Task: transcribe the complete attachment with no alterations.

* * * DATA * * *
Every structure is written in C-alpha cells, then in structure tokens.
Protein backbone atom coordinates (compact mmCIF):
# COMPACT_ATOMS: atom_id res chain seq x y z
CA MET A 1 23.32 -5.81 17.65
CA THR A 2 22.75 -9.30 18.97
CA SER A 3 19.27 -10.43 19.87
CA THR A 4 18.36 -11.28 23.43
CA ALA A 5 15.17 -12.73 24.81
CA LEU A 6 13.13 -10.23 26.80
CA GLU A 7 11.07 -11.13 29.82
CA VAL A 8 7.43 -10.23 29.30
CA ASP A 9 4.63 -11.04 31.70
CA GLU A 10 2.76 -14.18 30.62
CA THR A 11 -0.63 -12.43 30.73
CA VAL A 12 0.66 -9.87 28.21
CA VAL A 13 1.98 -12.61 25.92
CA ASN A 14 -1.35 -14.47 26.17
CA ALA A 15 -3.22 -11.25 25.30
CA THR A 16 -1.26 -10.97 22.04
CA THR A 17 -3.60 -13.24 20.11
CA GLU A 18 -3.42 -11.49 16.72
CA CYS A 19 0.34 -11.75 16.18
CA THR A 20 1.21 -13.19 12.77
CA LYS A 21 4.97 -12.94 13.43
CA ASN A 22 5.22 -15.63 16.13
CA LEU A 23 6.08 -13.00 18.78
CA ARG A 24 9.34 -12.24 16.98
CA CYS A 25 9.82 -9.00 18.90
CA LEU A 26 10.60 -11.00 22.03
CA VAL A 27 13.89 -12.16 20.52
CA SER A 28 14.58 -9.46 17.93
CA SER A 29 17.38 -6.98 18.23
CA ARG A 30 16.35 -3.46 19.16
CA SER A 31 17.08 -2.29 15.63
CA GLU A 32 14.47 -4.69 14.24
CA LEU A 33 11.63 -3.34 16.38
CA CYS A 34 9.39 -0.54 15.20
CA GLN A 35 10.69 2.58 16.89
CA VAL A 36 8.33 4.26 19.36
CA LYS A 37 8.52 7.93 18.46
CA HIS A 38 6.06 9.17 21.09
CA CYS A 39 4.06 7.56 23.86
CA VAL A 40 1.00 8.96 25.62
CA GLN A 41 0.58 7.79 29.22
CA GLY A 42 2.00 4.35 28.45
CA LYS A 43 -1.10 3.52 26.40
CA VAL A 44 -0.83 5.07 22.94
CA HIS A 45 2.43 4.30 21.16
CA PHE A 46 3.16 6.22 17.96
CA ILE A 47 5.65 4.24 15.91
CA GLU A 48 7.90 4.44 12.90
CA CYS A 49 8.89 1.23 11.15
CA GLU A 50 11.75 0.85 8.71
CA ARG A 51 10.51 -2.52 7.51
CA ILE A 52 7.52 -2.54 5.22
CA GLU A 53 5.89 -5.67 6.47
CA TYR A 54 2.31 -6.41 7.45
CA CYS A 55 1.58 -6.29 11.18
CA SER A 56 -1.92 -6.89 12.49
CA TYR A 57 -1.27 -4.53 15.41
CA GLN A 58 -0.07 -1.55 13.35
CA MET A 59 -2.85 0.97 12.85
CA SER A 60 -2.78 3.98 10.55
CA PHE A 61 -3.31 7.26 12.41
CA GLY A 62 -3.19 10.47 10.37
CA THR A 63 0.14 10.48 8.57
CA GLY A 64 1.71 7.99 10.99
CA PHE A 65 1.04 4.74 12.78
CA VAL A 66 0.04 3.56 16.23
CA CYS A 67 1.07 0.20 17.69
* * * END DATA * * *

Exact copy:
Every structure is written in C-alpha cells, then in structure tokens.
Protein backbone atom coordinates (compact mmCIF):
# COMPACT_ATOMS: atom_id res chain seq x y z
CA MET A 1 23.32 -5.81 17.65
CA THR A 2 22.75 -9.30 18.97
CA SER A 3 19.27 -10.43 19.87
CA THR A 4 18.36 -11.28 23.43
CA ALA A 5 15.17 -12.73 24.81
CA LEU A 6 13.13 -10.23 26.80
CA GLU A 7 11.07 -11.13 29.82
CA VAL A 8 7.43 -10.23 29.30
CA ASP A 9 4.63 -11.04 31.70
CA GLU A 10 2.76 -14.18 30.62
CA THR A 11 -0.63 -12.43 30.73
CA VAL A 12 0.66 -9.87 28.21
CA VAL A 13 1.98 -12.61 25.92
CA ASN A 14 -1.35 -14.47 26.17
CA ALA A 15 -3.22 -11.25 25.30
CA THR A 16 -1.26 -10.97 22.04
CA THR A 17 -3.60 -13.24 20.11
CA GLU A 18 -3.42 -11.49 16.72
CA CYS A 19 0.34 -11.75 16.18
CA THR A 20 1.21 -13.19 12.77
CA LYS A 21 4.97 -12.94 13.43
CA ASN A 22 5.22 -15.63 16.13
CA LEU A 23 6.08 -13.00 18.78
CA ARG A 24 9.34 -12.24 16.98
CA CYS A 25 9.82 -9.00 18.90
CA LEU A 26 10.60 -11.00 22.03
CA VAL A 27 13.89 -12.16 20.52
CA SER A 28 14.58 -9.46 17.93
CA SER A 29 17.38 -6.98 18.23
CA ARG A 30 16.35 -3.46 19.16
CA SER A 31 17.08 -2.29 15.63
CA GLU A 32 14.47 -4.69 14.24
CA LEU A 33 11.63 -3.34 16.38
CA CYS A 34 9.39 -0.54 15.20
CA GLN A 35 10.69 2.58 16.89
CA VAL A 36 8.33 4.26 19.36
CA LYS A 37 8.52 7.93 18.46
CA HIS A 38 6.06 9.17 21.09
CA CYS A 39 4.06 7.56 23.86
CA VAL A 40 1.00 8.96 25.62
CA GLN A 41 0.58 7.79 29.22
CA GLY A 42 2.00 4.35 28.45
CA LYS A 43 -1.10 3.52 26.40
CA VAL A 44 -0.83 5.07 22.94
CA HIS A 45 2.43 4.30 21.16
CA PHE A 46 3.16 6.22 17.96
CA ILE A 47 5.65 4.24 15.91
CA GLU A 48 7.90 4.44 12.90
CA CYS A 49 8.89 1.23 11.15
CA GLU A 50 11.75 0.85 8.71
CA ARG A 51 10.51 -2.52 7.51
CA ILE A 52 7.52 -2.54 5.22
CA GLU A 53 5.89 -5.67 6.47
CA TYR A 54 2.31 -6.41 7.45
CA CYS A 55 1.58 -6.29 11.18
CA SER A 56 -1.92 -6.89 12.49
CA TYR A 57 -1.27 -4.53 15.41
CA GLN A 58 -0.07 -1.55 13.35
CA MET A 59 -2.85 0.97 12.85
CA SER A 60 -2.78 3.98 10.55
CA PHE A 61 -3.31 7.26 12.41
CA GLY A 62 -3.19 10.47 10.37
CA THR A 63 0.14 10.48 8.57
CA GLY A 64 1.71 7.99 10.99
CA PHE A 65 1.04 4.74 12.78
CA VAL A 66 0.04 3.56 16.23
CA CYS A 67 1.07 0.20 17.69